NOTE: FILM 110/6.0 has been replaced by FILM 111/3.0 and 112/3.0 starting September 2023.
Both must be taken as the core requirement replacing FILM 110.
NEW! CERTIFICATE IN ANIMATION THEORY AND PRACTICE:
Launched September 2023
The Department of Film and Media’s new Certificate in Animation Theory and Practice offers students a unique and innovative opportunity to study animation in an interdisciplinary context that embraces hybrid, experimental approaches to the art form and fosters the innovative analysis of animated media from Classical Hollywood and Studio Ghibli to experimental and VR/AR animation. Students can take a wide variety of courses in animation history, theory and production, including: Introduction to Animation; Animation Festival Programming; Animated Feature Films from Disney to Ghibli; Animation Production; Advanced Animation Production; Video Games and Culture; Animation Theory and Criticism; Computational Cinema; Virtual and Augmented Reality App Development; Post-Production; Special Effects and 3D Animation; and Special Topics in Animation. These courses teach students skills that can incorporated into animated films, video games, installations and/or new media projects, and that they can carry into careers in film curation, criticism, academia, or in the animation industry.
Want to take the Certificate? If you are already an Arts and Science student attending classes on-campus at Queen’s, are in second year or above, and wish to complete a certificate program in addition to your degree, please email firstname.lastname@example.org with your request.
Check out the Film and Media website: https://www.queensu.ca/filmandmedia/undergraduate/certificate-animation-theory-and-practice.
Have questions about the Certificate in Animation Theory and Practice? Send an email to Scott MacKenzie: email@example.com.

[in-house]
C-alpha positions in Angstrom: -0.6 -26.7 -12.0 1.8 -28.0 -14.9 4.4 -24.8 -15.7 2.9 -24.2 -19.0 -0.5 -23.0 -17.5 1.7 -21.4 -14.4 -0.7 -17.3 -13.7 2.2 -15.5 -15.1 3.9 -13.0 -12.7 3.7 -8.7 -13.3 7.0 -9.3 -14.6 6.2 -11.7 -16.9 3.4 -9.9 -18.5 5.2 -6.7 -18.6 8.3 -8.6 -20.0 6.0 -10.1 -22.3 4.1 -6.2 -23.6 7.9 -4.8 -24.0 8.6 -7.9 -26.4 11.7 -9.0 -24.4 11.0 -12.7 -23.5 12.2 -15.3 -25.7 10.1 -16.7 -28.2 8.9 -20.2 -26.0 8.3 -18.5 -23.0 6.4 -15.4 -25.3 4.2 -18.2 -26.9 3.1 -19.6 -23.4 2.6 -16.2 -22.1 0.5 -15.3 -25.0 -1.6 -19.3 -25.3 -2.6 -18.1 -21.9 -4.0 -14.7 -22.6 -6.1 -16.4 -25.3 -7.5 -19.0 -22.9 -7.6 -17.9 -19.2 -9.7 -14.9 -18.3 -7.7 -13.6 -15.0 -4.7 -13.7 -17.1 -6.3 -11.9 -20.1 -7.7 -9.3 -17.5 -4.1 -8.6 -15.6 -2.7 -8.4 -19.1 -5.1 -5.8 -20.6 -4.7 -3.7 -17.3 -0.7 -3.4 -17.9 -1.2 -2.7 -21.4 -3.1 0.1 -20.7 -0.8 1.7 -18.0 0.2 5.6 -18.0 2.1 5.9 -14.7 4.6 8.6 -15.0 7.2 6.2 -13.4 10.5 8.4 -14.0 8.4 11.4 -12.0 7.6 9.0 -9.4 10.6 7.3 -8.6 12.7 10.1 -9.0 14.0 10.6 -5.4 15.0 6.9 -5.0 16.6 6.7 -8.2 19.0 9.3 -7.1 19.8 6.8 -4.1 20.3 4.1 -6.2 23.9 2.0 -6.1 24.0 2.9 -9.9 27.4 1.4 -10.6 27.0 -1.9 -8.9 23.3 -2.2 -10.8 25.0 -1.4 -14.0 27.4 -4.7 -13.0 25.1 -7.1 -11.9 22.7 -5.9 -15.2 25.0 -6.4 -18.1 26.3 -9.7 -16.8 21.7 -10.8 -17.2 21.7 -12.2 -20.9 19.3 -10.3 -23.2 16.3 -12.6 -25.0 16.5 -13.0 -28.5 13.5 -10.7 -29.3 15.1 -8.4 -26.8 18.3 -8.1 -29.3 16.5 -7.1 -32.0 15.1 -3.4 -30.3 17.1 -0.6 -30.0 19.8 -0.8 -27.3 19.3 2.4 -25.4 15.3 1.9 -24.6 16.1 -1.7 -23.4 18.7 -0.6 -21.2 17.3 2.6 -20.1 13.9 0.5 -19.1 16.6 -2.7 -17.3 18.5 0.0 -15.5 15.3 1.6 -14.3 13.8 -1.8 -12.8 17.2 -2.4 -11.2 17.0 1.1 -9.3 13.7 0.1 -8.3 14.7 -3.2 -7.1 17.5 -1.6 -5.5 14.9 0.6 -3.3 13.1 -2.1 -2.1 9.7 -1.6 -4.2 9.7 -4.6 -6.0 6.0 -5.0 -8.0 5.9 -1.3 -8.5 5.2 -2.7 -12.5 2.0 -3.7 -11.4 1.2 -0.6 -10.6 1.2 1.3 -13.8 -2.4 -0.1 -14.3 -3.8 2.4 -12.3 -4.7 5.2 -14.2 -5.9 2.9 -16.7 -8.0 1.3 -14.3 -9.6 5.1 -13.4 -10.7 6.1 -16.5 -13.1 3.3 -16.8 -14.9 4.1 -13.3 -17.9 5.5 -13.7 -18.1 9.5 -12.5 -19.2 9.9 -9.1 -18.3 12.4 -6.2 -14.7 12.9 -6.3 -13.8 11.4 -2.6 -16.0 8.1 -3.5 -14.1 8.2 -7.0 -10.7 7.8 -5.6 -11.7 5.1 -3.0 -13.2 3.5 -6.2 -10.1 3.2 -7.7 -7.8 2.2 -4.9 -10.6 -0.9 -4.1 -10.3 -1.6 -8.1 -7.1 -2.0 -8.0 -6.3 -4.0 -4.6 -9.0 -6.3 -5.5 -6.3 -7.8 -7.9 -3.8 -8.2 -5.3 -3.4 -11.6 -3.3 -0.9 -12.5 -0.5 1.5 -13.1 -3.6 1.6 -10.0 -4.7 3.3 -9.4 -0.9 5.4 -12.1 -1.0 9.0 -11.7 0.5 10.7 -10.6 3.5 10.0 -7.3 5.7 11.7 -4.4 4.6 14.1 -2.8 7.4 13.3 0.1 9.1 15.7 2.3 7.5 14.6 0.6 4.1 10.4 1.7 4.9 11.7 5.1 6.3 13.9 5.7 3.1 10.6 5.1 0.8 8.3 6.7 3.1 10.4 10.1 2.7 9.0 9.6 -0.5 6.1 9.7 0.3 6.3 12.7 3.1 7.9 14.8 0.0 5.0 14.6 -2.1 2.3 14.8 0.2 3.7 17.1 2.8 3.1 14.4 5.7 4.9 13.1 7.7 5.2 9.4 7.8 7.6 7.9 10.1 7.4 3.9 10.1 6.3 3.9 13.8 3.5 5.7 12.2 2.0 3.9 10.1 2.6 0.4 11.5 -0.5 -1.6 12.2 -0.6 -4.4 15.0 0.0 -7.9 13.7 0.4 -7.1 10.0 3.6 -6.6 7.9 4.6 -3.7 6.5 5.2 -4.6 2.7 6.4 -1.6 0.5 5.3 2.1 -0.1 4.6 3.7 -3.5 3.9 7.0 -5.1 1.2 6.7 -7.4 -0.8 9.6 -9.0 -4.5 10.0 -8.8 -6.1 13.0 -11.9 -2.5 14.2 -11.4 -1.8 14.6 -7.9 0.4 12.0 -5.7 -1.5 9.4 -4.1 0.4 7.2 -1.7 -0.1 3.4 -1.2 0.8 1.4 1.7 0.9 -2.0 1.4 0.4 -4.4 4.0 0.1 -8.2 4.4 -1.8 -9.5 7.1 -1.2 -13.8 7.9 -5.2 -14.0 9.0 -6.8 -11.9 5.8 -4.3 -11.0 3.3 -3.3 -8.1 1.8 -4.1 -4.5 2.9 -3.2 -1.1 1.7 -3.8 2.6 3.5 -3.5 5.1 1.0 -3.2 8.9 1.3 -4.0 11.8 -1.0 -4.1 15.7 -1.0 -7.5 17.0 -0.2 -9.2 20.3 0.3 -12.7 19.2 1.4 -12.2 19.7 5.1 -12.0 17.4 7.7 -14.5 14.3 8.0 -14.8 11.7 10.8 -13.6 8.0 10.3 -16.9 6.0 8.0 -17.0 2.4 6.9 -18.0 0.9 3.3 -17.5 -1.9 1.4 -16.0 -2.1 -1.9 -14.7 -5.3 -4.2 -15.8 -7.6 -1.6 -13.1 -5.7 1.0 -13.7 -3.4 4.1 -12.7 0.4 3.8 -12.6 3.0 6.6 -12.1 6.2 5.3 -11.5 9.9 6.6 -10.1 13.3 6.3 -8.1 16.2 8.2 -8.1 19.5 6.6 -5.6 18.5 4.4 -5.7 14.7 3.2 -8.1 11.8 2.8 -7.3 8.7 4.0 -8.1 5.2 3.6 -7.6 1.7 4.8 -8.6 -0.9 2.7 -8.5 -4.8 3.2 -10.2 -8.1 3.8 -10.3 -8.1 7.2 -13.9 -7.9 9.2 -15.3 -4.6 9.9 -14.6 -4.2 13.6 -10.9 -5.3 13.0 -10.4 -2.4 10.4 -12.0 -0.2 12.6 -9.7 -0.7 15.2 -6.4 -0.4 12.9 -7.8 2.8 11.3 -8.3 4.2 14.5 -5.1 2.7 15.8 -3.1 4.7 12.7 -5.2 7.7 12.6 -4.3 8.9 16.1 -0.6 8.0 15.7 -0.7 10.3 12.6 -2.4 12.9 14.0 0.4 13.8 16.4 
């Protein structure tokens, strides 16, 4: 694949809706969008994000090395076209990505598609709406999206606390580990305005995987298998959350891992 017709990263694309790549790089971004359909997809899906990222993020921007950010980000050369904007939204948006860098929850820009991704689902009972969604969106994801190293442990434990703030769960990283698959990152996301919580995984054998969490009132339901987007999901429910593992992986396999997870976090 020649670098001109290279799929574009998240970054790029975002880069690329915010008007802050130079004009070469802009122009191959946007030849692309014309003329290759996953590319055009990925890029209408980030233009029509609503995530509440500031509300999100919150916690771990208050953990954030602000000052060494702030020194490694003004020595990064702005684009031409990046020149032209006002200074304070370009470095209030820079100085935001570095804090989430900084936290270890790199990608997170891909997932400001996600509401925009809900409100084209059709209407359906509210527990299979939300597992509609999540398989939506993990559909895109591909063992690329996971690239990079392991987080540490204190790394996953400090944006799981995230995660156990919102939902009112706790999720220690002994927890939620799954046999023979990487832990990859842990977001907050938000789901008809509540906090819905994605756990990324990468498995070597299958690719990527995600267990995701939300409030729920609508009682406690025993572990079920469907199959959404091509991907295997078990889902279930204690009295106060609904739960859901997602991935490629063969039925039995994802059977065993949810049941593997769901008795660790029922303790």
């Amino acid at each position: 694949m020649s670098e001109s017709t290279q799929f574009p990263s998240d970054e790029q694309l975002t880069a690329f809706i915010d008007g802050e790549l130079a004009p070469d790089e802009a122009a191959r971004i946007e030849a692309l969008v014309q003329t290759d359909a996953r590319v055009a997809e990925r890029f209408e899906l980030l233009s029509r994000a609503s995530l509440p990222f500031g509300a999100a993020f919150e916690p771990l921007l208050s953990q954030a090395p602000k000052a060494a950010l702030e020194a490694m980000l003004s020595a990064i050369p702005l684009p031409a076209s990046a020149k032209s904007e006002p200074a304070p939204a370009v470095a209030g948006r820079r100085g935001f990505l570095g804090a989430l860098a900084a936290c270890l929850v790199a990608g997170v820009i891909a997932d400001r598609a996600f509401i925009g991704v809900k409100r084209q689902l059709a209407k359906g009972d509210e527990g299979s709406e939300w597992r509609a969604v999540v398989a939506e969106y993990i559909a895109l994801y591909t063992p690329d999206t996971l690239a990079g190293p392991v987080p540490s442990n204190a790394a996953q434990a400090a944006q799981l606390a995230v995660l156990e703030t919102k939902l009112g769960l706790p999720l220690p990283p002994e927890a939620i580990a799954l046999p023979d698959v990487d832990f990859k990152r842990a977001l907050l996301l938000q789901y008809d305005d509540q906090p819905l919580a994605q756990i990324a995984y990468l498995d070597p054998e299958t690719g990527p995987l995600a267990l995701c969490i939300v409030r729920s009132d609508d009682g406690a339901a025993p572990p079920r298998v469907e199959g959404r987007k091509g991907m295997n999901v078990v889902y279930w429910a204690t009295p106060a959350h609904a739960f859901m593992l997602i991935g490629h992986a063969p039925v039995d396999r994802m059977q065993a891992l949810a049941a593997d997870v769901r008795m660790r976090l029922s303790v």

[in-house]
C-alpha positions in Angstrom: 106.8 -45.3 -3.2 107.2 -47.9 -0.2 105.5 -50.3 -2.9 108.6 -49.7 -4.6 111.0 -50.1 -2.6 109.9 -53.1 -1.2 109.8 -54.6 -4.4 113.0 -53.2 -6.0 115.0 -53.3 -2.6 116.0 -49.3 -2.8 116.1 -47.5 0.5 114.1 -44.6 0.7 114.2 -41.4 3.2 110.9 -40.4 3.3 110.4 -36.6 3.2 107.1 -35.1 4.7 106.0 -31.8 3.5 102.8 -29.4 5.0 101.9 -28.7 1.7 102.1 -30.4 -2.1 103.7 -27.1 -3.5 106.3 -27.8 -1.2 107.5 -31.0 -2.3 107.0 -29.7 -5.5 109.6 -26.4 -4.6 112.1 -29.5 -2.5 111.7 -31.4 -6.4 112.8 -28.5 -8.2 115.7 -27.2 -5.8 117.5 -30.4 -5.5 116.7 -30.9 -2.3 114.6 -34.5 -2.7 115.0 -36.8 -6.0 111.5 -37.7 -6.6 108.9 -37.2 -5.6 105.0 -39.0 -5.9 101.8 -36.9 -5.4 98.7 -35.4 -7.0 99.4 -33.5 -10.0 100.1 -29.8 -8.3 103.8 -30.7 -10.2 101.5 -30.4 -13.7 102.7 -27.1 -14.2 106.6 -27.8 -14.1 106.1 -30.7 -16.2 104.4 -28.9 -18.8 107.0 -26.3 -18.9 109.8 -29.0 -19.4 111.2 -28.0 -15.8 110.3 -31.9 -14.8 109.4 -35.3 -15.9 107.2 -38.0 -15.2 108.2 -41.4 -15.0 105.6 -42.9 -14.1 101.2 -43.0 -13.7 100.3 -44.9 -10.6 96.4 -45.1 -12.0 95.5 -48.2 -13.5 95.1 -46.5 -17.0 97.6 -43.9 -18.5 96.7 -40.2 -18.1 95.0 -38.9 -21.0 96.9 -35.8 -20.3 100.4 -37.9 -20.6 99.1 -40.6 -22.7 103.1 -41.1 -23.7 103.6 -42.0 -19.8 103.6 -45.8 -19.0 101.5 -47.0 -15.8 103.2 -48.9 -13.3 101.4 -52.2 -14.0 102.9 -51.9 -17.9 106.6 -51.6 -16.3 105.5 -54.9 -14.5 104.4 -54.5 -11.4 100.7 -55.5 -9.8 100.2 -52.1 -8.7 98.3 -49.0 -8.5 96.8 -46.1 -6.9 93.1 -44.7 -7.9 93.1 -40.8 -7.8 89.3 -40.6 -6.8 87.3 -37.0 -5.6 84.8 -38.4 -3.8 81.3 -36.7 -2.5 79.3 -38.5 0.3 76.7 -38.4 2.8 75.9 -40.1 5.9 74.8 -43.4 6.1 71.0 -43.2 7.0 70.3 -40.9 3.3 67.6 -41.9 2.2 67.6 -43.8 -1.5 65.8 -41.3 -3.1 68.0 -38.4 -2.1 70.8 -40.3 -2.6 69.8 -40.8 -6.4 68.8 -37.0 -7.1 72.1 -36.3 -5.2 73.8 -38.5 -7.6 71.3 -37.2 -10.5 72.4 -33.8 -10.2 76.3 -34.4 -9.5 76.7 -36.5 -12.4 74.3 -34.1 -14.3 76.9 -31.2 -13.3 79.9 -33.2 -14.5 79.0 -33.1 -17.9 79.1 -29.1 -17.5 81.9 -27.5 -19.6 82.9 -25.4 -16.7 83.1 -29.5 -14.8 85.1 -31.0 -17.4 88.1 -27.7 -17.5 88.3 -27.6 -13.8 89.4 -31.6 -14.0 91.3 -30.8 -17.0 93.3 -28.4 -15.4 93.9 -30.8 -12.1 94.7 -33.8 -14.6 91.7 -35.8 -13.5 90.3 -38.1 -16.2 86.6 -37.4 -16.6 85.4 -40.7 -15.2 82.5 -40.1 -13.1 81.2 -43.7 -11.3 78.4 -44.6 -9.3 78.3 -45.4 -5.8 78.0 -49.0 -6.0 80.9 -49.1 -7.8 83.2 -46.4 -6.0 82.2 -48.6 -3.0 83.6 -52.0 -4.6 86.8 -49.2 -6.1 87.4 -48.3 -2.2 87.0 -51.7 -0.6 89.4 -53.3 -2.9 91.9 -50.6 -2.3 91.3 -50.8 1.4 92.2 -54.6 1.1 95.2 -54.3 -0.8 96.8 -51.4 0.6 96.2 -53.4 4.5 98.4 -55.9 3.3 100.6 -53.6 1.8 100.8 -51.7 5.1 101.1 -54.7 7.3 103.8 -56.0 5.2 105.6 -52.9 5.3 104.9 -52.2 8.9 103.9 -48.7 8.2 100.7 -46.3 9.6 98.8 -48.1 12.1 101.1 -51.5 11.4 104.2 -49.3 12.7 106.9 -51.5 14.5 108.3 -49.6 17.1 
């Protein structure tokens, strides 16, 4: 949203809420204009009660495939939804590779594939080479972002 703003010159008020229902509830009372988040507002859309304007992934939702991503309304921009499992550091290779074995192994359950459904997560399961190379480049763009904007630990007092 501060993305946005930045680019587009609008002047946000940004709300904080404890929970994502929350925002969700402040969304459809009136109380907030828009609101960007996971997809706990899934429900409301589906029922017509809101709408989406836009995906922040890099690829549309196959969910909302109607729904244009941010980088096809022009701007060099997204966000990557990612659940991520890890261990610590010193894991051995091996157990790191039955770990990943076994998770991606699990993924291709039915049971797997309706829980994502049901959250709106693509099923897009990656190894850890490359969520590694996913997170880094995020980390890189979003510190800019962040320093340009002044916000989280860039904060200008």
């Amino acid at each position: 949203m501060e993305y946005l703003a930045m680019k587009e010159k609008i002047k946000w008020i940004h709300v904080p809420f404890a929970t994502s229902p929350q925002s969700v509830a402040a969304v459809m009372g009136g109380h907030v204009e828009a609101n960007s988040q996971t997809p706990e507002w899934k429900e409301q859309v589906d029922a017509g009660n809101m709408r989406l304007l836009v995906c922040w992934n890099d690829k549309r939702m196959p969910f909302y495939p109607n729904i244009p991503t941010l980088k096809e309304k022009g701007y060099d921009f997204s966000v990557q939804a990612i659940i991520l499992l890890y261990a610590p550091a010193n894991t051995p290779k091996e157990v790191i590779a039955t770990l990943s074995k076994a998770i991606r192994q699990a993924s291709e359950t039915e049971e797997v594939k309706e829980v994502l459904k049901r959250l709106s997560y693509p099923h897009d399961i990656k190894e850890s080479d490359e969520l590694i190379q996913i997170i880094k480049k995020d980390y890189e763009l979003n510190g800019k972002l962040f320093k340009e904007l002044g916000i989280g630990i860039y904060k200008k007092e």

Welcome to Queen's Film and Media!
The Department of Film and Media at Queen's University offers a comprehensive undergraduate program of practical, historical and critical courses. Many of the courses concentrate on today's systems of mass communication, information and entertainment, but they approach cinema and television, fiction and documentaries, advertising and experimental film, in the historical context that makes them possible. These historical and critical studies are combined with production courses in film, video and multimedia, on the premise that graduates should be versed in both the contexts and techniques of the art.
Film and Media also has a Graduate Program in Screen Cultures and Curatorial Studies. Housed in the state-of-the-art Isabel Bader Centre for the Performing Arts, the Master's and PhD in Screen Cultures and Curatorial Studies are unique because of their linkage of adjacent disciplines: film and media studies and, more generally, the study of screen cultures, film and media production, and curatorial studies and practice. These multidisciplinary and professionally-oriented programs provide students with a wide range of course options and professional opportunities, including academia, arts management, programming, media production (from mainstream media, to artistic and activist production), and curation.
See our full list and detailed descriptions of our 2023-24 Film and Media courses.
Find out more about Film and Media Faculty, Staff, and Technicians.
There are many ways you can contribute to the Department of Film and Media.
Anishinaabemowin: Gimaakwe Gchi-gkinoomaagegamig atemagad Naadowe miinwaa Anishinaabe aking
Kanien'keha (Mohawk): UNe Queen’s University e’tho nońwe nikanónhsote tsi nońwe ne Haudenasaunee tánon Anishinaabek tehatihsnónhsahere ne óhontsa.
English: Queen's University is situated on traditional Haudenosaunee and Anishinaabe territory.
Film and Media is also proud to support the recommendations of Yakwanastahentéha Aankenjigemi Extending the Rafters: Truth and Reconciliation Commission Task Force Final Report, as well as the Report of the Principal’s Implementation Committee on Racism, Diversity, and Inclusion.